Old education institutions are largely surviving on their brand name, rather than the actual quality of education they deliver. This is where Stoa comes in. Its focus is on providing practical training to its students. MBA programs in India are still very popular in India and have become a de-facto degree that is needed to enter a generalist role. But like almost all courses, the curriculum at most MBA institutions is stilted - many still have a focus on just Finance, Marketing and HR. That is not reflective of the complex nature of roles generalist at most organizations in the real world will be undertaking.
In addition to a more practical approach to course work, Stoa also benefits from its operating model. Being a completely digital program, the company doesn't have a campus or full-time faculty so they can operate their programs with a much lower overhead and administrative costs. And being a newer institution, Stoa cannot be complacent in letting the quality of its courses drop since students come to Stoa for the sole purpose for learning and better opportunities. For students, there is real value add in Stoa’s offering. A more applicable learning experience, that compares extremely favorably on cost to most MBA or other professional postgraduate programs.
Their initial program is currently on its third cohort and is starting its fourth cohort soon. As the company scales, it will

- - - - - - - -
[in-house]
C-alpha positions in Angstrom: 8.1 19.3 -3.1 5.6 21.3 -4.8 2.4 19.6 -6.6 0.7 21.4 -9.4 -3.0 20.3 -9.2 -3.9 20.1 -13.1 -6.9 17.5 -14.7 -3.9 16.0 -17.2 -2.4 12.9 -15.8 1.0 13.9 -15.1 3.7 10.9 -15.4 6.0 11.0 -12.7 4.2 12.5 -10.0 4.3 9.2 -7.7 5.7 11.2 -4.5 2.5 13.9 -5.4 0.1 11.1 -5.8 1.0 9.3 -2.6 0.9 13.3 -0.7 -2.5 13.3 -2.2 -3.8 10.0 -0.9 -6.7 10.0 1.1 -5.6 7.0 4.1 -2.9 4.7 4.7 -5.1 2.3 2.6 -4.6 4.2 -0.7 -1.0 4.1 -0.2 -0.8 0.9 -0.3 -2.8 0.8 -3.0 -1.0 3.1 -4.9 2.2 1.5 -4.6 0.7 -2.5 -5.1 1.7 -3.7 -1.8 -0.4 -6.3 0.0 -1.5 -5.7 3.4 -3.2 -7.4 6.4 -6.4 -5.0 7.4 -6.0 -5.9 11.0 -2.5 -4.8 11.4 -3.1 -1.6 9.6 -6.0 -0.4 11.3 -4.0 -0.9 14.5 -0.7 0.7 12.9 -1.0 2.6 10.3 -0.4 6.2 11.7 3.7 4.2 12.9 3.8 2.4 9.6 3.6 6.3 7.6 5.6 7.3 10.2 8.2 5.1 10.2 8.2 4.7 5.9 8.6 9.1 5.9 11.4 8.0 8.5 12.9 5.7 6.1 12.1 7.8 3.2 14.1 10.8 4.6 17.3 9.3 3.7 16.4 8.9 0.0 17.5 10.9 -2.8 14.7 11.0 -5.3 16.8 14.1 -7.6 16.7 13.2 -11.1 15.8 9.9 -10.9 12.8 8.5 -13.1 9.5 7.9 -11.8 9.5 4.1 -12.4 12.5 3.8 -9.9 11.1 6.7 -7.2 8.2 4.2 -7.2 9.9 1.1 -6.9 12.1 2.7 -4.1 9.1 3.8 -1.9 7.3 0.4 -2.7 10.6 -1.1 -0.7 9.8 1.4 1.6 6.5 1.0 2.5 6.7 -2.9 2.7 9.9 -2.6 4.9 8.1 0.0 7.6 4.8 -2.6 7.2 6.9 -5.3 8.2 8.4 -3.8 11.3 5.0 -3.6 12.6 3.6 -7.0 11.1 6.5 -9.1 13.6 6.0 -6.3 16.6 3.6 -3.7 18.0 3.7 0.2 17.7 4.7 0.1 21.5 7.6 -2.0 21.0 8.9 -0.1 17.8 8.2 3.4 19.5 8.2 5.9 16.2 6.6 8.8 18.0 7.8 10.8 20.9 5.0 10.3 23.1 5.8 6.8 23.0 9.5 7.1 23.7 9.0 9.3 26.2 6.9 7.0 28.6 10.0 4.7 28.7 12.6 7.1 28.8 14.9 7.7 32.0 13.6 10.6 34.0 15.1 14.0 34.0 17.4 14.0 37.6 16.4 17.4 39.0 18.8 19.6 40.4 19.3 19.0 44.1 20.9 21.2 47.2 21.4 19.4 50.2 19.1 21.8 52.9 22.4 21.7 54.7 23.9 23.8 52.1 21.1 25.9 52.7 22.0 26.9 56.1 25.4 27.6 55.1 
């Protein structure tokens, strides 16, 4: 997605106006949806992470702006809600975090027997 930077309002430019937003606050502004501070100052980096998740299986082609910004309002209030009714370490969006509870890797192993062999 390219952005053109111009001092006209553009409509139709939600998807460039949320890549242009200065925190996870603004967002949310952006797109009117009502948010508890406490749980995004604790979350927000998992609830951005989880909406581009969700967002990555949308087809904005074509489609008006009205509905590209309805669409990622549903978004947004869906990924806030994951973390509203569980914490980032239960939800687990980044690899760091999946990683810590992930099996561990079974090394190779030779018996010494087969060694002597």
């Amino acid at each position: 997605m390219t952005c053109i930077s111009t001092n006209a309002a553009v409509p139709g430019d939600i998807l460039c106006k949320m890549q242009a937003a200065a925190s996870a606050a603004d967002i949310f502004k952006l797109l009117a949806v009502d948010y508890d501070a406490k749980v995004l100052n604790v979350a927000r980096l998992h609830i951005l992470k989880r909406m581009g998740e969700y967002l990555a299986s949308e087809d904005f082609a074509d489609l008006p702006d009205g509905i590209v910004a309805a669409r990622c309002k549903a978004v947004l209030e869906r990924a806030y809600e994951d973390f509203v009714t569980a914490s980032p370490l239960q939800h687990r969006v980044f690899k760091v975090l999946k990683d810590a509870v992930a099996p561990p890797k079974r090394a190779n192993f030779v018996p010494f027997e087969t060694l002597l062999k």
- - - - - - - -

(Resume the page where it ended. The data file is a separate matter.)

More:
Expand to additional geographies
Build programs for specific company functions
Cater to students across experience ranges
The company is in its third quarter of operations. It currently launches a new cohort every quarter but plans to scale that up as it raises its next round and ramps up. The company is growing Y% quarter over quarter, and both the number of fellows per quarter & the average cost per fellow have been growing. The company is also already cash flow positive and is already experiencing some network effects that help grow its programs.
With each cohort, alumni talk about the Stoa and its programs online or with their peers that leads to more potential fellows going through the program and bringing forth even more fellows. As long as Stoa keeps the quality of its education high, and is able to continually successfully help its fellows get jobs and roles they look for, the network will keep powering future growth.
The company already more demand than it can accommodate and needs capital to grow its student intake. It wants to offer programs to accommodate more fellows and needs resources to support scaling the operational work that comes along with such growth.
Several founders who are a part of the Keeping Up With India community have raved about the team members they’ve hired from Stoa, so if you’re a founder who’s looking to hire across marketing, product and operations roles, hit me up for an introduction to the founders.
And if you’re looking to upskill yourself or break into startups, apply for the Stoa’s latest cohort (applications close on Nov 20)